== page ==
'The Hurt Locker' vs. 'Avatar': Were the Academy Awards Small-Minded?

Was the message to Cameron, "You've gotten quite enough awards and kudos forand the rest of your work. Be satisfied"?
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Would The Hurt Locker have won top Oscars over Avatar if it had been directed by a man? Did it win precisely because it was made by a woman? And not just any woman, but Kathryn Bigelow, former wife of the creator of her film's main rival, Avatar by James Cameron (this competition itself representing quite a drama)? If so, how good is this for women--to win not necessarily on merit, but perhaps because too many white men have prevailed before, one of them Bigelow's already highly decorated ex-?

At the risk of entering into highly subjective territory, let's take a look at both films, and then speculate as to why Hurt Locker may have prevailed.

The Hurt Locker is an exceedingly well done war film about a particular type of male psychology. It presents a brilliant portrait of the kind of man who can and does get addicted to war--specifically to defusing bombs--but also to the adrenaline-rush of war in general. "War is a drug" is the film's organizing theme, and, taking a single case, it convincingly demonstrates how this can be true. U.S. Army Sgt. William James, the film's protagonist, clearly is addicted to war and to his comrades-in-arms. He is a genius at what he does, but he does it to the exclusion of other deep attachments. He bonds more fully with an Iraqi surrogate "son" than to his own infant son back home. One couldn't ask for a better (albeit complicated) platoon leader, but the opposite is true for him as a father.

We all know this kind of man, and one could argue that he is not confined to the military. There are many men (or, for that matter, women) who can't adjust to or don't desire "civilian" or family life. Even if they happen to have participated in creating a family (as did the protagonist in this film), they are not deeply attached to it. They lead similarly obsessed existences in the business or professional worlds, ones that virtually exclude textured outside lives characterized by close bonds.

Avatar, in contrast, tackles bigger themes. It creates an imaginary world 150 years in the future on the planet Pandora. There the occupying humans are covertly divided between two camps--one characterized by greed and the urge for domination (forces that have already destroyed the planet Earth), and the other by a deep appreciation for the Na'vi culture, a society that protects and renews itself through soulfulness and harmony with nature, harnessing the power of both. Goodness ultimately prevails, but not without an epic struggle to preserve this "alien" society's way of life. It is a cautionary tale about the perils of the darker side of human nature--its excesses of subjugation, rapaciousness, pillage, destruction and genocide. Ultimately it is about the real and present danger of destroying ourselves as a species, the imperative of transforming ourselves and our values along the lines of the Na'vi civilization.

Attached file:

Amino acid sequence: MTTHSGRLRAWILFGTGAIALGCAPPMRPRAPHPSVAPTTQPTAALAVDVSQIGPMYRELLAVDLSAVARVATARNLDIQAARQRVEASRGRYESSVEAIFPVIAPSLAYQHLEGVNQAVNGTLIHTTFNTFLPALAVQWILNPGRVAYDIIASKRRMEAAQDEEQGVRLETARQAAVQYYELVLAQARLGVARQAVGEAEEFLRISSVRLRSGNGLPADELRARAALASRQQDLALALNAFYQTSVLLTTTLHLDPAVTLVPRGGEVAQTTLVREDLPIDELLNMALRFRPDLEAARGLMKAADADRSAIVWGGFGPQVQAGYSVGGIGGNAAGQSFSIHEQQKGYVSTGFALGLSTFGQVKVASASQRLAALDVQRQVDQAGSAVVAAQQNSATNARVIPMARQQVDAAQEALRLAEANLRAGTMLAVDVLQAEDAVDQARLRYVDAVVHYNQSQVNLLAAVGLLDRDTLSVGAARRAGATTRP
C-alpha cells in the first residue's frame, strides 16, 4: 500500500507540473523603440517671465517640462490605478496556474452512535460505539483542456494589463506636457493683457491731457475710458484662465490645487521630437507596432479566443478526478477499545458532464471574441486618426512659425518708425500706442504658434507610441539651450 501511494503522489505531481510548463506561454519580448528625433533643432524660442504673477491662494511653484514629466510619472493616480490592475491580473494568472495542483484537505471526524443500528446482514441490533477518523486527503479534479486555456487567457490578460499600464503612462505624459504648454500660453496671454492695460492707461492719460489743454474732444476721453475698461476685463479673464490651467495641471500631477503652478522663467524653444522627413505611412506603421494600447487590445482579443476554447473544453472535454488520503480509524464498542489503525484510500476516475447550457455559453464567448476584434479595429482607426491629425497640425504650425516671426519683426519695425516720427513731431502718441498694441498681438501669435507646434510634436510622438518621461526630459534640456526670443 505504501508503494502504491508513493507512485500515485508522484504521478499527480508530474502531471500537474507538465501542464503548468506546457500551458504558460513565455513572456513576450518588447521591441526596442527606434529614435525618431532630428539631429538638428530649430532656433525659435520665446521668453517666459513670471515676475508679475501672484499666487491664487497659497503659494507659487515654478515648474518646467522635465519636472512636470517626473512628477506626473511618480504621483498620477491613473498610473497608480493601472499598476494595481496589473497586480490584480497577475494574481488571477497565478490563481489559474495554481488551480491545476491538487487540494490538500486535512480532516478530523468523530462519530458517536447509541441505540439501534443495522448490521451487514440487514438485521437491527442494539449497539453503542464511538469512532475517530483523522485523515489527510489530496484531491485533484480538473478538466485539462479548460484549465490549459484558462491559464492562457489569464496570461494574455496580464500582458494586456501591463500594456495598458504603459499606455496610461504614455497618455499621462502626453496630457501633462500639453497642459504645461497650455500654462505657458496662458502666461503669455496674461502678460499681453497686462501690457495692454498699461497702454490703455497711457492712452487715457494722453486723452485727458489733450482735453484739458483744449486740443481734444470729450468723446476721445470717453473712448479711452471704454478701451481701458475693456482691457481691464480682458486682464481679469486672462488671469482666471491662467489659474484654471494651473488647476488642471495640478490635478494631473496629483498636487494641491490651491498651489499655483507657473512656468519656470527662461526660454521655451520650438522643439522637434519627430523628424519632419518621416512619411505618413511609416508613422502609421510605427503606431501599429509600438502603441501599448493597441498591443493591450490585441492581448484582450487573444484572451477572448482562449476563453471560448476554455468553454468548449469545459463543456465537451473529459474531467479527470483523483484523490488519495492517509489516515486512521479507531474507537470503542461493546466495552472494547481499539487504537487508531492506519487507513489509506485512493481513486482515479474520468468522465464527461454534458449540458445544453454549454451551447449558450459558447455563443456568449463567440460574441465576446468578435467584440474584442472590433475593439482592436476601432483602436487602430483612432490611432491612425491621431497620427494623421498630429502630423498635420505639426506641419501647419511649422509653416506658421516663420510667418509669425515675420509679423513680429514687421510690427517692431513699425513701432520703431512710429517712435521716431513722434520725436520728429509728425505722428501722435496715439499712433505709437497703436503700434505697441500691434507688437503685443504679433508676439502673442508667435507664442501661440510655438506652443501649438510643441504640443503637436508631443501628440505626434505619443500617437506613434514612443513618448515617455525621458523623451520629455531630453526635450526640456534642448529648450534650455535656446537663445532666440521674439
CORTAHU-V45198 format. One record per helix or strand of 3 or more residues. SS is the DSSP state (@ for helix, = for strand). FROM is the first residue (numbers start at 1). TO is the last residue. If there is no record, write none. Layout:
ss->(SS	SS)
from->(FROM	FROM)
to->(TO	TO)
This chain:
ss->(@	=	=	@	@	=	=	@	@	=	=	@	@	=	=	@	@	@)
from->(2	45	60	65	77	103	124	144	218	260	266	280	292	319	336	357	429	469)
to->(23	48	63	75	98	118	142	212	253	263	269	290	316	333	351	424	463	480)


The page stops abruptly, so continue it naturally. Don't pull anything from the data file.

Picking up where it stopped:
Avatar drives home these themes not only with breathtakingly original artistry, but with breathtaking scope. It invents a whole new world, and takes filmmaking to a whole new level. It has rightly been called a "game changer". This is true not just cinematographically, but with the crucial importance of its message. It is an epic, a timeless story, a new art form, a quantum leap--the kind of movie in which the total effect is much more than the sum of its parts. Yes, it's proved to be a blockbuster, and some have therefore derided it as formulaic Hollywood stuff. But this stance may be a way of keeping the enormity of what it accomplishes at bay.

So why did the little guy (or in this case, gal) prevail over the big guy? At some level, it may be as simple as blockbuster envy with a gender twist. Had the Academy had enough of the big (male dominated) studios prevailing over the small independent (female) filmmaker? Was the message to Cameron, "You've gotten quite enough awards and kudos for Titanic and the rest of your work. Be satisfied".

With Avatar, Cameron made a movie deploring just the kind of greed in which "big" gobbles up "little". In contrast, with The Hurt Locker, Bigelow made a movie focused on a circumscribed piece of the human condition trying to survive under harrowing conditions. When war becomes the answer, some folks take it as a "drug". Unfortunately, she is right that this happens--rather than the more desirable outcome of people ultimately finding a way to avoid war and develop richer, fuller, more peaceful, balanced, healthy, generative and cognizant modes of existence. But neither her method nor her message are game changers.

Cameron's film presents the totality of this big picture, and it is important to remember that expansively big doesn't mean bad. His endeavor is huge, galactic, magical and unbelievably imaginative, while Bigelow's, for all its masterful talent and bravery, is delimited and circumscribed in relation to the human condition.

How ironic if ultimately the "big guy" was shut out as the "greedy" one--perhaps for being too big in his revolutionary approach, his message and his success?

The Hurt Locker is searing. Avatar is soaring. Despite all of James Cameron's riches and despite his gender, should his genius again have been rewarded--while looking toward and cultivating the day when that game changing woman will emerge?

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